The dire effects of human-caused climate change are worsening, and they threaten to bring more extreme heat waves, droughts, floods and wildfires unless urgent actions are taken, scientists warned in a major national report.

The Fifth National Climate Change Assessment, released Tuesday by the White House, reveals the high stakes for Americans as the nation confronts global warming. Efforts to adapt to climate change and curb the burning of fossil fuels have expanded since the last assessment was issued in 2018, the report says, but “without deeper cuts in global net greenhouse gas emissions and accelerated adaptation efforts, severe climate risks to the United States will continue to grow.”

In California and the Southwest, increasing temperatures have intensified drought and will lead to a more arid future, while extreme heat will harm crop production and bring widespread economic impacts. However, report authors also wrote that action to prevent additional heating of the planet will bring major benefits by lessening the severity of the changes.

“This report says every tenth of a degree of warming matters. Every bit matters,” said Katharine Hayhoe, chief scientist for the Nature Conservancy and one of the authors.

The report addresses the environmental, economic and human-health impacts of a changing planet, and contains contributions from more than 700 experts and scientists. Here are six takeaways:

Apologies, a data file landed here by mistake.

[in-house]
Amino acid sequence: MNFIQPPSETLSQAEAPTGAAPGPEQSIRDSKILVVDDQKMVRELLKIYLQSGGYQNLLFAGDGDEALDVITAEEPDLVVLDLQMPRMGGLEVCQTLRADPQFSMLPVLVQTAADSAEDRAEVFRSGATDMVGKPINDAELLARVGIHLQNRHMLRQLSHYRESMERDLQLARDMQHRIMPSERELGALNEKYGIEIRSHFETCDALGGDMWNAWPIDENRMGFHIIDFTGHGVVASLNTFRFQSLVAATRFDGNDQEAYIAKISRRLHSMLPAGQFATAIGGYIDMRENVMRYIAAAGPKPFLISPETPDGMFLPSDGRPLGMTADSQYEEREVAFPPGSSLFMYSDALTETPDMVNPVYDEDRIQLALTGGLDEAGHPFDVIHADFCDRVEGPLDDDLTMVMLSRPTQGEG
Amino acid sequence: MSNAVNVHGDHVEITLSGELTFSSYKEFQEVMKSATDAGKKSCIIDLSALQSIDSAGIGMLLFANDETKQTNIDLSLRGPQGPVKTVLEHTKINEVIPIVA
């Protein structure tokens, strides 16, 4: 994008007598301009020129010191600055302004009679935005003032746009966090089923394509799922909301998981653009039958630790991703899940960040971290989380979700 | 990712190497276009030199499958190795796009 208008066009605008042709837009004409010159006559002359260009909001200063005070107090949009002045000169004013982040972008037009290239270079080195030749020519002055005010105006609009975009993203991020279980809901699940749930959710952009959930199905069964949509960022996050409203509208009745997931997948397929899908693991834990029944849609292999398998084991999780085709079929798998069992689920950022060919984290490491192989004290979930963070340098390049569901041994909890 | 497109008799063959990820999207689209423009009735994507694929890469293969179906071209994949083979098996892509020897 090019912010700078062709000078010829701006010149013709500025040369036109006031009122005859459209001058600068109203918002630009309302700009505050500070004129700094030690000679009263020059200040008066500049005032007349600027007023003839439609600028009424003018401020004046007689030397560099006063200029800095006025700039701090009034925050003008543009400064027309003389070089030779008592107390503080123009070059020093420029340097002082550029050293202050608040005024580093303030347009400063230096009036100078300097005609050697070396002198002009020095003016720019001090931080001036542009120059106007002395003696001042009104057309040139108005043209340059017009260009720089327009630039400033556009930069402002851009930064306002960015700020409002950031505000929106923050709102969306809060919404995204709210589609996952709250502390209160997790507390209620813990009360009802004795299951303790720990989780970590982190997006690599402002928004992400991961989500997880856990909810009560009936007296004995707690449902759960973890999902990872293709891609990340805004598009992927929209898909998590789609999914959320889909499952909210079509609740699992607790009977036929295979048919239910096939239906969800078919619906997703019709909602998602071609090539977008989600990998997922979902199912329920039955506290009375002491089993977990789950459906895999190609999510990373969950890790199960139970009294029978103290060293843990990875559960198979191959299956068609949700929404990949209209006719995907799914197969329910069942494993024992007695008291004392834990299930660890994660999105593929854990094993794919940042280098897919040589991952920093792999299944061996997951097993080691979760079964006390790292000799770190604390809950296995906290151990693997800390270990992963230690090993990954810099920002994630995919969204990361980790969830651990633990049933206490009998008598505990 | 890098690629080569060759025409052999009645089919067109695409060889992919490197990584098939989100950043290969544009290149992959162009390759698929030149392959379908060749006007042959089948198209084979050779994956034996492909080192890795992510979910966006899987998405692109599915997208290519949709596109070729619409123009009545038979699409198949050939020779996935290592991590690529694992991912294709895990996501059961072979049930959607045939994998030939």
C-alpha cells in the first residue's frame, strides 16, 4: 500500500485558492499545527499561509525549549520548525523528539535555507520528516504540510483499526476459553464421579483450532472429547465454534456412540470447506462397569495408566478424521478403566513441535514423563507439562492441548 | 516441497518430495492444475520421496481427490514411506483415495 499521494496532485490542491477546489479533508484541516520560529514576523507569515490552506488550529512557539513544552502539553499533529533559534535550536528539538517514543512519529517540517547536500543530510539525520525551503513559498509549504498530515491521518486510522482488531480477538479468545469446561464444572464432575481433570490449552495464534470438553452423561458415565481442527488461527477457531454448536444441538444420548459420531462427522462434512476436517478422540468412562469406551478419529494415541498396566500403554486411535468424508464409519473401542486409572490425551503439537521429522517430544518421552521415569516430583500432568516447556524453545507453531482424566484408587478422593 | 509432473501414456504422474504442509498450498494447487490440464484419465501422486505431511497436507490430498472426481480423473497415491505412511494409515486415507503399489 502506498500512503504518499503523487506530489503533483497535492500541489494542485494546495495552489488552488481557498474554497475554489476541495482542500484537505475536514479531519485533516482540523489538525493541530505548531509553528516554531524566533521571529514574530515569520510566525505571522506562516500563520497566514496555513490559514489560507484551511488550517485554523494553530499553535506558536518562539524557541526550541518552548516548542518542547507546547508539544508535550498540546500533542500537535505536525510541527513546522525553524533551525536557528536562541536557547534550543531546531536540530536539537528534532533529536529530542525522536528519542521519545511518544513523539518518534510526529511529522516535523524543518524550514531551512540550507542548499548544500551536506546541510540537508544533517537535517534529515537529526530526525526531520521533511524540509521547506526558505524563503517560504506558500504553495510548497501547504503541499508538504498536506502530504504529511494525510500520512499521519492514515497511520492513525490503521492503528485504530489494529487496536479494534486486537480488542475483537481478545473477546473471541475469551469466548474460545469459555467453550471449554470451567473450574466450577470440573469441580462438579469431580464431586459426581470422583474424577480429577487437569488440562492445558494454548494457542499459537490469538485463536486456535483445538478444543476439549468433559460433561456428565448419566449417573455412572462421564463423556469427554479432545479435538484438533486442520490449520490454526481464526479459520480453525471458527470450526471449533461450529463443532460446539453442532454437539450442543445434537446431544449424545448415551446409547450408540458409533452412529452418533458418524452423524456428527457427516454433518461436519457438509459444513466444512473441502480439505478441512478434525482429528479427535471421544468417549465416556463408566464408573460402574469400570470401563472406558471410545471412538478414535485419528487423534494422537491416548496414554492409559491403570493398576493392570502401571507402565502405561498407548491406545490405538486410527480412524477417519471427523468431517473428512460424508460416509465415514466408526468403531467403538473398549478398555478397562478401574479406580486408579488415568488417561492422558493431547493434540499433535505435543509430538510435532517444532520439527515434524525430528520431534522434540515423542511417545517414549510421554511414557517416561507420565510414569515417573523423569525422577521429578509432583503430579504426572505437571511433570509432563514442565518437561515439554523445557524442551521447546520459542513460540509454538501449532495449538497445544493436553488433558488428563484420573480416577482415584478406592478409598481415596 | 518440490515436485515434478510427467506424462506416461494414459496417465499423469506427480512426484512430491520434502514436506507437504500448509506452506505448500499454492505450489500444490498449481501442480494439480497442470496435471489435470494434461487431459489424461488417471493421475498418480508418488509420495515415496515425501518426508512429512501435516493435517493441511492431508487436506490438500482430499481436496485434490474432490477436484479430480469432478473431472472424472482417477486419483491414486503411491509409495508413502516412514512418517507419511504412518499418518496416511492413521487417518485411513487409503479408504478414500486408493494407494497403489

The more the planet warms, the greater the impacts.

Rapid warming from greenhouse gas emissions are contributing to large-scale planetary changes, including rising sea levels, melting ice, warming oceans and shifts in the timing of seasonal events, the report says. Emissions are driven by the burning of fossil fuels, as well as deforestation, agricultural practices, manufacturing and other sources.

For humanity, the changes are unprecedented. Atmospheric greenhouse gas levels are the highest they’ve been in at least 800,000 years. Most of those emissions have occurred since 1970.

The climate change signal is “even clearer today than it was five years ago,” Hayhoe said. In the U.S., people across all regions are experiencing hotter temperatures and longer-lasting heat waves, with nighttime and winter temperatures warming the fastest.

The risks from extreme events are growing, with more billion-dollar disasters occurring each year. In the 1980s, the U.S. experienced an average of one billion-dollar disaster every four months, compared with one every three weeks today. These extreme events are costing the nation close to $150 billion each year, which the report describes as a “conservative estimate” that doesn’t account for loss of life, healthcare-related costs and damage to ecosystems.